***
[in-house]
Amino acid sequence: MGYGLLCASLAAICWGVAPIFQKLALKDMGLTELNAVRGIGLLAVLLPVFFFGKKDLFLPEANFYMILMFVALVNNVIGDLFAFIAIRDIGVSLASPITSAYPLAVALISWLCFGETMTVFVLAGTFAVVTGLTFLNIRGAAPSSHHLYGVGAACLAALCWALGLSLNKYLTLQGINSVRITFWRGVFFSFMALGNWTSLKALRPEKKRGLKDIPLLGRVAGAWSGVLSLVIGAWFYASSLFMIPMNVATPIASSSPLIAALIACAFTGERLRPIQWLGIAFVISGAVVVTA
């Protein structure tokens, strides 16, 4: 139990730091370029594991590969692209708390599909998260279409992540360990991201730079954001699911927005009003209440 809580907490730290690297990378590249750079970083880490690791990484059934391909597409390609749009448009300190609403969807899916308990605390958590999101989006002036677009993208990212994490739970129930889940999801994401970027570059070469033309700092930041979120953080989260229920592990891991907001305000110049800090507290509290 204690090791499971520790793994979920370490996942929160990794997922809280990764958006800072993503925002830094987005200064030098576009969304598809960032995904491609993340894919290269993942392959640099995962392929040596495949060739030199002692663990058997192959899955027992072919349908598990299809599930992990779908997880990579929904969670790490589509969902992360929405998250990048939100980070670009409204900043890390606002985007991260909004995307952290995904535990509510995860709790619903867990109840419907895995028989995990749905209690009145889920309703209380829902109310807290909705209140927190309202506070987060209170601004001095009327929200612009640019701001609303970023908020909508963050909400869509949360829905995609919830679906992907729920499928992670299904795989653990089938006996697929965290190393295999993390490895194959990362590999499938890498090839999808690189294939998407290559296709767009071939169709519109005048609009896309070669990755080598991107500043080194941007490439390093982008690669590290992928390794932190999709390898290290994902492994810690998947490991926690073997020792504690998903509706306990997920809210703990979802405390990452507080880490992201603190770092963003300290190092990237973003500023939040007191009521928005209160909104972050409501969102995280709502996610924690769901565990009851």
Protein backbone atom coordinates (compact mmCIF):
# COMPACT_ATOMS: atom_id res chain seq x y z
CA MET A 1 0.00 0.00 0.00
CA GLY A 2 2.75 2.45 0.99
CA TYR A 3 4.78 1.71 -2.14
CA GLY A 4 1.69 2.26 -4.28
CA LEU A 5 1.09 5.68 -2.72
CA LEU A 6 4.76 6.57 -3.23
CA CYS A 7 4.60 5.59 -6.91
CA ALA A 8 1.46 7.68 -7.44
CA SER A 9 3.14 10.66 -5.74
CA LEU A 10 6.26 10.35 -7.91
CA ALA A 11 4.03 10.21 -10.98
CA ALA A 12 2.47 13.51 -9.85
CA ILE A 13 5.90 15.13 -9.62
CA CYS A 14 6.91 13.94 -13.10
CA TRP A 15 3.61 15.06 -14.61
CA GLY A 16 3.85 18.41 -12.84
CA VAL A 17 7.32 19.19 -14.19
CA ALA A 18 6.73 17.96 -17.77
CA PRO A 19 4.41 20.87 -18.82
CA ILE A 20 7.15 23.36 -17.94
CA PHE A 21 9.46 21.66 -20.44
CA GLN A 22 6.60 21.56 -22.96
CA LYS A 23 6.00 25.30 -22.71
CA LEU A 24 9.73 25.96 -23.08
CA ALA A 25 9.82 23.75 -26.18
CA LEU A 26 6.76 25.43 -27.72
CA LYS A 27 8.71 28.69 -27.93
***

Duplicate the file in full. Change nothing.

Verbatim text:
[in-house]
Amino acid sequence: MGYGLLCASLAAICWGVAPIFQKLALKDMGLTELNAVRGIGLLAVLLPVFFFGKKDLFLPEANFYMILMFVALVNNVIGDLFAFIAIRDIGVSLASPITSAYPLAVALISWLCFGETMTVFVLAGTFAVVTGLTFLNIRGAAPSSHHLYGVGAACLAALCWALGLSLNKYLTLQGINSVRITFWRGVFFSFMALGNWTSLKALRPEKKRGLKDIPLLGRVAGAWSGVLSLVIGAWFYASSLFMIPMNVATPIASSSPLIAALIACAFTGERLRPIQWLGIAFVISGAVVVTA
């Protein structure tokens, strides 16, 4: 139990730091370029594991590969692209708390599909998260279409992540360990991201730079954001699911927005009003209440 809580907490730290690297990378590249750079970083880490690791990484059934391909597409390609749009448009300190609403969807899916308990605390958590999101989006002036677009993208990212994490739970129930889940999801994401970027570059070469033309700092930041979120953080989260229920592990891991907001305000110049800090507290509290 204690090791499971520790793994979920370490996942929160990794997922809280990764958006800072993503925002830094987005200064030098576009969304598809960032995904491609993340894919290269993942392959640099995962392929040596495949060739030199002692663990058997192959899955027992072919349908598990299809599930992990779908997880990579929904969670790490589509969902992360929405998250990048939100980070670009409204900043890390606002985007991260909004995307952290995904535990509510995860709790619903867990109840419907895995028989995990749905209690009145889920309703209380829902109310807290909705209140927190309202506070987060209170601004001095009327929200612009640019701001609303970023908020909508963050909400869509949360829905995609919830679906992907729920499928992670299904795989653990089938006996697929965290190393295999993390490895194959990362590999499938890498090839999808690189294939998407290559296709767009071939169709519109005048609009896309070669990755080598991107500043080194941007490439390093982008690669590290992928390794932190999709390898290290994902492994810690998947490991926690073997020792504690998903509706306990997920809210703990979802405390990452507080880490992201603190770092963003300290190092990237973003500023939040007191009521928005209160909104972050409501969102995280709502996610924690769901565990009851």
Protein backbone atom coordinates (compact mmCIF):
# COMPACT_ATOMS: atom_id res chain seq x y z
CA MET A 1 0.00 0.00 0.00
CA GLY A 2 2.75 2.45 0.99
CA TYR A 3 4.78 1.71 -2.14
CA GLY A 4 1.69 2.26 -4.28
CA LEU A 5 1.09 5.68 -2.72
CA LEU A 6 4.76 6.57 -3.23
CA CYS A 7 4.60 5.59 -6.91
CA ALA A 8 1.46 7.68 -7.44
CA SER A 9 3.14 10.66 -5.74
CA LEU A 10 6.26 10.35 -7.91
CA ALA A 11 4.03 10.21 -10.98
CA ALA A 12 2.47 13.51 -9.85
CA ILE A 13 5.90 15.13 -9.62
CA CYS A 14 6.91 13.94 -13.10
CA TRP A 15 3.61 15.06 -14.61
CA GLY A 16 3.85 18.41 -12.84
CA VAL A 17 7.32 19.19 -14.19
CA ALA A 18 6.73 17.96 -17.77
CA PRO A 19 4.41 20.87 -18.82
CA ILE A 20 7.15 23.36 -17.94
CA PHE A 21 9.46 21.66 -20.44
CA GLN A 22 6.60 21.56 -22.96
CA LYS A 23 6.00 25.30 -22.71
CA LEU A 24 9.73 25.96 -23.08
CA ALA A 25 9.82 23.75 -26.18
CA LEU A 26 6.76 25.43 -27.72
CA LYS A 27 8.71 28.69 -27.93